In the five months since its August 2013 debut, Al Jazeera America has already lost more than half the viewers of its notoriously low-rated predecessor, Current TV. The network's ratings crested at a measly 18,000 average daily viewers and have since fallen to just 13,000, a number the media has gleefully and repeatedly pointed out as pathetic.
Such an abysmal debut would be cause for panic at a normal network. But Al Jazeera America is not a normal network. With the deep pockets of Qatar providing financial support, commercial success is not a primary concern for the network. At least in the short-term, Qatar and Al Jazeera America are perfectly willing to tolerate low ratings in return for having a presence in the world's largest TV market.
"For Al Jazeera America, if its editorial vision is right and correct, ratings are not
important," said Wadah Khanfar, who served as director general of the main Al Jazeera network, which is a separate operation from its U.S. counterpart, from 2003-2011. "When I was with Al Jazeera for eight years the ratings were not the issue. We never had the ratings as an integral part of our vision regarding what should be done and what shouldn't be done."
While Mark Coatney, the senior vice president of digital at Al Jazeera America, said that he couldn't speak to how the network's top brass, including Chief Executive Ehab Al Shihabi and the Qataris, view its ratings performance, he did concede that he and his colleagues benefit from what he described as a unique operating environment. "At least some of those pressures, even the pressures of being in a publicly held company like CNN is, it's true that we aren't subject to those in the same way, which is helpful. It does allow some kind of freedom," he said.
Coatney, however, did say that Al Jazeera America must eventually evolve into a self-sustaining business. "Personally, even from a journalism perspective, I always think you're in a better position if you're paying your own way," he said. "I appreciate any resources but I also want to make sure that we pay the bills."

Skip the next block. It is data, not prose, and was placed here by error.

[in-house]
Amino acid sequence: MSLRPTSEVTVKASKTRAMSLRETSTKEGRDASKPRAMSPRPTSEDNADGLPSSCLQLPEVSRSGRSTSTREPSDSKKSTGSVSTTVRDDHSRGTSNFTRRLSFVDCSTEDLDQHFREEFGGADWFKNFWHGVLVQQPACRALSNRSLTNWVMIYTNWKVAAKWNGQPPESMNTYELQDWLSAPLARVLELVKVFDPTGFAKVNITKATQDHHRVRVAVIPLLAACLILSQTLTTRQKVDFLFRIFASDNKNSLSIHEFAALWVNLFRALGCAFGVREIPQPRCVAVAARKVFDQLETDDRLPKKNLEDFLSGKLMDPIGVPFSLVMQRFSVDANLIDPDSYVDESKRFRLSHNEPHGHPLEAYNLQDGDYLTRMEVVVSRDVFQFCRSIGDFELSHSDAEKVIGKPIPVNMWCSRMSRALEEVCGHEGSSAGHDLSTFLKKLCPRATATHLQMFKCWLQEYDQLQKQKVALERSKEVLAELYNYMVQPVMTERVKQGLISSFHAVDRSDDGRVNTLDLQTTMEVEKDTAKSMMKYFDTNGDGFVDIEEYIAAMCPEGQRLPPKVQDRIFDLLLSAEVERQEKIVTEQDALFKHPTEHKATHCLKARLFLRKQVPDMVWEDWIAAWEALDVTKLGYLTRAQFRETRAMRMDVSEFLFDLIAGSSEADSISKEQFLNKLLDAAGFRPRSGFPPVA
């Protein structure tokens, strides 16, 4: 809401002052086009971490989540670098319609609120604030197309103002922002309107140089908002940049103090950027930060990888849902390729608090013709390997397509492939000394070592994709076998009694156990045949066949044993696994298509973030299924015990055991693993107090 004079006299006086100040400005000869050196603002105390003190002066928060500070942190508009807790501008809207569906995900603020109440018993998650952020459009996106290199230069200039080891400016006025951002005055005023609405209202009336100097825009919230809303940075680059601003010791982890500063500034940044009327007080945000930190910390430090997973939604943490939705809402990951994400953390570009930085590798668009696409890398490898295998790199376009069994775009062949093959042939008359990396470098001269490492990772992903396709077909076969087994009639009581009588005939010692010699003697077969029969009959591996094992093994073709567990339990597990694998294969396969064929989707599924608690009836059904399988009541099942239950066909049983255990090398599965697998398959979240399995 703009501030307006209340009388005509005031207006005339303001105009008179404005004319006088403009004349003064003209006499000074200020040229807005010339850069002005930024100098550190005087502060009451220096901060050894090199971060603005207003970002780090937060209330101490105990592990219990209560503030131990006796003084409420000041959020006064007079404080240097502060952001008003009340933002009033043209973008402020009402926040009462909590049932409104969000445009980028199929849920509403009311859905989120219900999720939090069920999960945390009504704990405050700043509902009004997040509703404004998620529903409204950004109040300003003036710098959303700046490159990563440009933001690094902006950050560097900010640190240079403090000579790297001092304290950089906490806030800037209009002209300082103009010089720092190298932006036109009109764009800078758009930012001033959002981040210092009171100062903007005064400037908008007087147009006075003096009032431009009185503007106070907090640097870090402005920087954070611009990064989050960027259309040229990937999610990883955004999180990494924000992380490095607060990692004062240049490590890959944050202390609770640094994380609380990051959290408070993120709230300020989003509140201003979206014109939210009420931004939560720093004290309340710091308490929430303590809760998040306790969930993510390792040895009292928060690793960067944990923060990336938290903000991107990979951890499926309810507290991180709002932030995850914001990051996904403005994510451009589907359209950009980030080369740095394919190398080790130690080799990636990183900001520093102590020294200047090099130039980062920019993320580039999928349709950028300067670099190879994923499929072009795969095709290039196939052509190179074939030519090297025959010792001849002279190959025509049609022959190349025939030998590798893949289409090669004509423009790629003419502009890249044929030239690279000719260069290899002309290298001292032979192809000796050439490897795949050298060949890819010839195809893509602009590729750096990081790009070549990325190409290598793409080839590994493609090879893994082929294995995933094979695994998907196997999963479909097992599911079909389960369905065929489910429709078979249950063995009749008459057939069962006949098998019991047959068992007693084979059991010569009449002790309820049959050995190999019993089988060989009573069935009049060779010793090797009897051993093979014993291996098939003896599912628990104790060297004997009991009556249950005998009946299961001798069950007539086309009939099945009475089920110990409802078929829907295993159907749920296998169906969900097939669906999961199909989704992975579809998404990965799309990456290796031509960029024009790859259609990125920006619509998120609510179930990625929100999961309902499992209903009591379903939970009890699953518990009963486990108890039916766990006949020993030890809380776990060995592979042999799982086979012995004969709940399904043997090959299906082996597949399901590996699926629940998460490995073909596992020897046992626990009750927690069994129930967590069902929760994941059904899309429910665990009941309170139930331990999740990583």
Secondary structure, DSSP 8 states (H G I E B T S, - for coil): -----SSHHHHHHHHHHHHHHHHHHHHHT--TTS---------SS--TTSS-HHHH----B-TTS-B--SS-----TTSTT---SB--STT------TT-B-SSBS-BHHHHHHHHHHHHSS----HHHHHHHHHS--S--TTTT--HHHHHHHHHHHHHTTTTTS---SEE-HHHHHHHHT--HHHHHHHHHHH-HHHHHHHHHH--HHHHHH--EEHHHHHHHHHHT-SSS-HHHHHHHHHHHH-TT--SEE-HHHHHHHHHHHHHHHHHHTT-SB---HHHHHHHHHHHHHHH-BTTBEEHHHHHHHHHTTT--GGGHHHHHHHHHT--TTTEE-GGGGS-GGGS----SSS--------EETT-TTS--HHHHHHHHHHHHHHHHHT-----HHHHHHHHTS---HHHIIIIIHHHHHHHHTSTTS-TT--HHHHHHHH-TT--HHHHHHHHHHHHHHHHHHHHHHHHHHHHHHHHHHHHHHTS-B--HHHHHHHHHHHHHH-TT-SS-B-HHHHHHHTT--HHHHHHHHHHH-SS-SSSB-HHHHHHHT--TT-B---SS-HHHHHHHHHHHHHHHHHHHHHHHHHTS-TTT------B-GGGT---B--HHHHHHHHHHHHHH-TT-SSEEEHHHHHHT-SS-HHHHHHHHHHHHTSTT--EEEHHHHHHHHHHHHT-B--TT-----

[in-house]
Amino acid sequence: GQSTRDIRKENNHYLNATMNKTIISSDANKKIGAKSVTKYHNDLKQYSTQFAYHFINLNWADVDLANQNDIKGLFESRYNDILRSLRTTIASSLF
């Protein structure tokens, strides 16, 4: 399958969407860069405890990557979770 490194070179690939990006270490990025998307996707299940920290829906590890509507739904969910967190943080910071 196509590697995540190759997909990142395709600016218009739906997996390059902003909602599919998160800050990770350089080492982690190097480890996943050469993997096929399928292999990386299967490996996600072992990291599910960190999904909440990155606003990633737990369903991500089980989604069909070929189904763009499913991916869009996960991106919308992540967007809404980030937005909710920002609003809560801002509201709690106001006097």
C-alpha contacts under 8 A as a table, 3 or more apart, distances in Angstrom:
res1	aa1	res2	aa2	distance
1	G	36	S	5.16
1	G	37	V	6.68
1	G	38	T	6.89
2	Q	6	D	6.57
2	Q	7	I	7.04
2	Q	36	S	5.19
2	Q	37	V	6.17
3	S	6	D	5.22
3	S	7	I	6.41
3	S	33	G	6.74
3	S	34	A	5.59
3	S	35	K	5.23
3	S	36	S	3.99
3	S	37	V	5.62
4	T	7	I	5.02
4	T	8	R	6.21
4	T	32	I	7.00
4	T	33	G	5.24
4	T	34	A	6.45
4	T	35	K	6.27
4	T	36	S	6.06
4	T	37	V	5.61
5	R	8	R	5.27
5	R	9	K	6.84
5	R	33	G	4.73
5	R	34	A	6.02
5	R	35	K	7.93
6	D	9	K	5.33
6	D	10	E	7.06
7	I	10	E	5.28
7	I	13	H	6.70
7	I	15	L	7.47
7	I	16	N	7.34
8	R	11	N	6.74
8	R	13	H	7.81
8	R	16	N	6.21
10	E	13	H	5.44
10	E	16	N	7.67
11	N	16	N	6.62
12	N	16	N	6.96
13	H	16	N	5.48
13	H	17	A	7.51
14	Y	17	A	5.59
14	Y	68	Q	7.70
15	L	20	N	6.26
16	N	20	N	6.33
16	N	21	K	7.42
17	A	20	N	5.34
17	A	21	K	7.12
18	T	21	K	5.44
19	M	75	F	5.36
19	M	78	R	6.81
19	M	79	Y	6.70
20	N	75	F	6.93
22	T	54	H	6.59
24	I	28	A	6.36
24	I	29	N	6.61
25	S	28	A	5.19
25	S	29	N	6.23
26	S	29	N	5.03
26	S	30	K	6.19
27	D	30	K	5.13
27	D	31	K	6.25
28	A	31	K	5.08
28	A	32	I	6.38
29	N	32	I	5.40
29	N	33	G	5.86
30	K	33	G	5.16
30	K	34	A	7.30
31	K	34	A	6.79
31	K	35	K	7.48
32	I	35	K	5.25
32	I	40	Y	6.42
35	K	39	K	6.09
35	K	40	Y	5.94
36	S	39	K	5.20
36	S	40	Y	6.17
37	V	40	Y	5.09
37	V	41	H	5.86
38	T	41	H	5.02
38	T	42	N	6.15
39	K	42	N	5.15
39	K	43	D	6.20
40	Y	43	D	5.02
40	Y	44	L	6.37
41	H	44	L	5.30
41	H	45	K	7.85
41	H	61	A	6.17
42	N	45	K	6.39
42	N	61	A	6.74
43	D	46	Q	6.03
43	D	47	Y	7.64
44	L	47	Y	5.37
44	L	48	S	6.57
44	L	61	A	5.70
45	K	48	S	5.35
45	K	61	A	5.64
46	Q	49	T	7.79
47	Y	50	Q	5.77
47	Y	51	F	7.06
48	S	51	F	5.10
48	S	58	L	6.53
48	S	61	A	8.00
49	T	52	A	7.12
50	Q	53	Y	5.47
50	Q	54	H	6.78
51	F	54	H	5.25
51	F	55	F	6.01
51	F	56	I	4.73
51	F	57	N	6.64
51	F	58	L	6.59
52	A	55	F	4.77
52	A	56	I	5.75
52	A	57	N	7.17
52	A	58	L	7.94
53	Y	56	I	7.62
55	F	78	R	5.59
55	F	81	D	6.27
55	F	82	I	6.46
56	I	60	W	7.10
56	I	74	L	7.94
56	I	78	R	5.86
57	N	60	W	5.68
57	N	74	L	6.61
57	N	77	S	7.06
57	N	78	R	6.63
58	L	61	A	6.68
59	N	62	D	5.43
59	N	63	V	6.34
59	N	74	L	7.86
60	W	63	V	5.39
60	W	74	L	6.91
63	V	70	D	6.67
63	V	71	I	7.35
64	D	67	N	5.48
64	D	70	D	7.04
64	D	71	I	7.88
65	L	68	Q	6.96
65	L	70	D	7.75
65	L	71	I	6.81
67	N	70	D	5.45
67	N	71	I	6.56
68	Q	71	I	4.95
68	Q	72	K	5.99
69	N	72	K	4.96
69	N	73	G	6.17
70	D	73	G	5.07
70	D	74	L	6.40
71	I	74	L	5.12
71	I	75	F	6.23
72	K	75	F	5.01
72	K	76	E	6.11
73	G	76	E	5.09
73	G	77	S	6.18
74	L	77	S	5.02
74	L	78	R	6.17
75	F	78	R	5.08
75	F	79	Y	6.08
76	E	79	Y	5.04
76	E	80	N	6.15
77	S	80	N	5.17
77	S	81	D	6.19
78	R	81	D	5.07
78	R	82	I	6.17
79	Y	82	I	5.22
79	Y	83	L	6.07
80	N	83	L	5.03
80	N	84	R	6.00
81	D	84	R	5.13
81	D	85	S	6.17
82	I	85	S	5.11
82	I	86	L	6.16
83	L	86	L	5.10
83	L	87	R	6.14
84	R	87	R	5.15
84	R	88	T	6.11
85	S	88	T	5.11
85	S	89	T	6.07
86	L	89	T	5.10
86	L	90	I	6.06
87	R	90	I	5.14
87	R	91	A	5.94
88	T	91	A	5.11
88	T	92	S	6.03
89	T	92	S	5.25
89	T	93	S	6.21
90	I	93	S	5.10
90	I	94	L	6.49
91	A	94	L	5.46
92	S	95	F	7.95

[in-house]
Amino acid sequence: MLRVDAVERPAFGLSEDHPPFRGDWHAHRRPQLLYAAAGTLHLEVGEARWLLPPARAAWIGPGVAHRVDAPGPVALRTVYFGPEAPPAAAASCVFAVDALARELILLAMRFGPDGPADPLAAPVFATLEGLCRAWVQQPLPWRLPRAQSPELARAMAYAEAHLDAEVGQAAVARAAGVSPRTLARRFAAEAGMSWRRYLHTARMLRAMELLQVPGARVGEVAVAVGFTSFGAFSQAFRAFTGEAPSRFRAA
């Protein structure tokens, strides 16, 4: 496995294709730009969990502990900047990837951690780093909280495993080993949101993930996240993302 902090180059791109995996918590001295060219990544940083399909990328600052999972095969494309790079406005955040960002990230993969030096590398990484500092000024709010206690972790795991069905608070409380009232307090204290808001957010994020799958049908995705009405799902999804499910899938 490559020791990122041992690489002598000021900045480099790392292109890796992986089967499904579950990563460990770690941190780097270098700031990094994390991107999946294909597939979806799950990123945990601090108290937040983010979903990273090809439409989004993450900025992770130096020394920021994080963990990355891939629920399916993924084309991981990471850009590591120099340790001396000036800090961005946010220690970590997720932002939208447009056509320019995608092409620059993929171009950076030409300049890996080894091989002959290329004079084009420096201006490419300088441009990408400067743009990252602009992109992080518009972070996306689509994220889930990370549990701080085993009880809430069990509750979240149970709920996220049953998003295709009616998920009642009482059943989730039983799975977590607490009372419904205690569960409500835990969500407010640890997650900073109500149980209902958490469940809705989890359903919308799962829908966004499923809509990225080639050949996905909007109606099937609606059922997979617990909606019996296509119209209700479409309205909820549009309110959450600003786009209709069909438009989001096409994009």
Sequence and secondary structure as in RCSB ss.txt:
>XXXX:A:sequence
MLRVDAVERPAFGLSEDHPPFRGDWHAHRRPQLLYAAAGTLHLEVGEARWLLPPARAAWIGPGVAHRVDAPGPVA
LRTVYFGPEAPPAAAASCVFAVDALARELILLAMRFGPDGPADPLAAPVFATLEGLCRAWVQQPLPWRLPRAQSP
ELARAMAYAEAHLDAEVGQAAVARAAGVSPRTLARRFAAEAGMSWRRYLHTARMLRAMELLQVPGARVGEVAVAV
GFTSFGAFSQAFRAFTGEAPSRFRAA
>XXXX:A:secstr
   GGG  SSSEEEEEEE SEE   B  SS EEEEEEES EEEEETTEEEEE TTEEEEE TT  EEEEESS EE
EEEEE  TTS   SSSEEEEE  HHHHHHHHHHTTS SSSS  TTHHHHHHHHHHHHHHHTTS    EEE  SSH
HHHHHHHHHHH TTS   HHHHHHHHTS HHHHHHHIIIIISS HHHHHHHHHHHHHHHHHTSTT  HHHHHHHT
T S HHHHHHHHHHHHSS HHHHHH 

He's right, of course. The ultimate goal isn't to simply have a presence in the U.S. television market — it is to have a news network with enough influence to impact the nation's social and political discourse. Al Jazeera America will eventually have to find an audience large and loyal enough to achieve that end. But ratings aren't the only way to accrue influence and impact, and juxtaposing the costs associated with operating a network with how information and audiences are spreading across the internet and social media, it begs the question: Why bother having a network at all?
An Al Jazeera America representative declined to make network executives available for this story and declined to comment beyond an emailed statement that read: "We are very proud of the objective, fact-based, in-depth journalism we are producing. We are investing in programming, talent and marketing. Our research shows there is a desire for this in the marketplace. We are in this for the long term and we believe we'll have a strong business with this channel for years to come."
Two parts of that statement stand out as revealing. The first is the notion that viewers desire another cable TV news network since anecdotal evidence suggests the opposite. The cable TV dial is lousy with news networks, among them Fox News, CNN, MSNBC, BBC, HLN, EuroNews, and Glenn Beck's The Blaze to name a few. Moreover, the cable news audience has been in a steady decline for years, with ratings gains coming from networks stealing viewers from each other instead of growing the total audience with new viewers.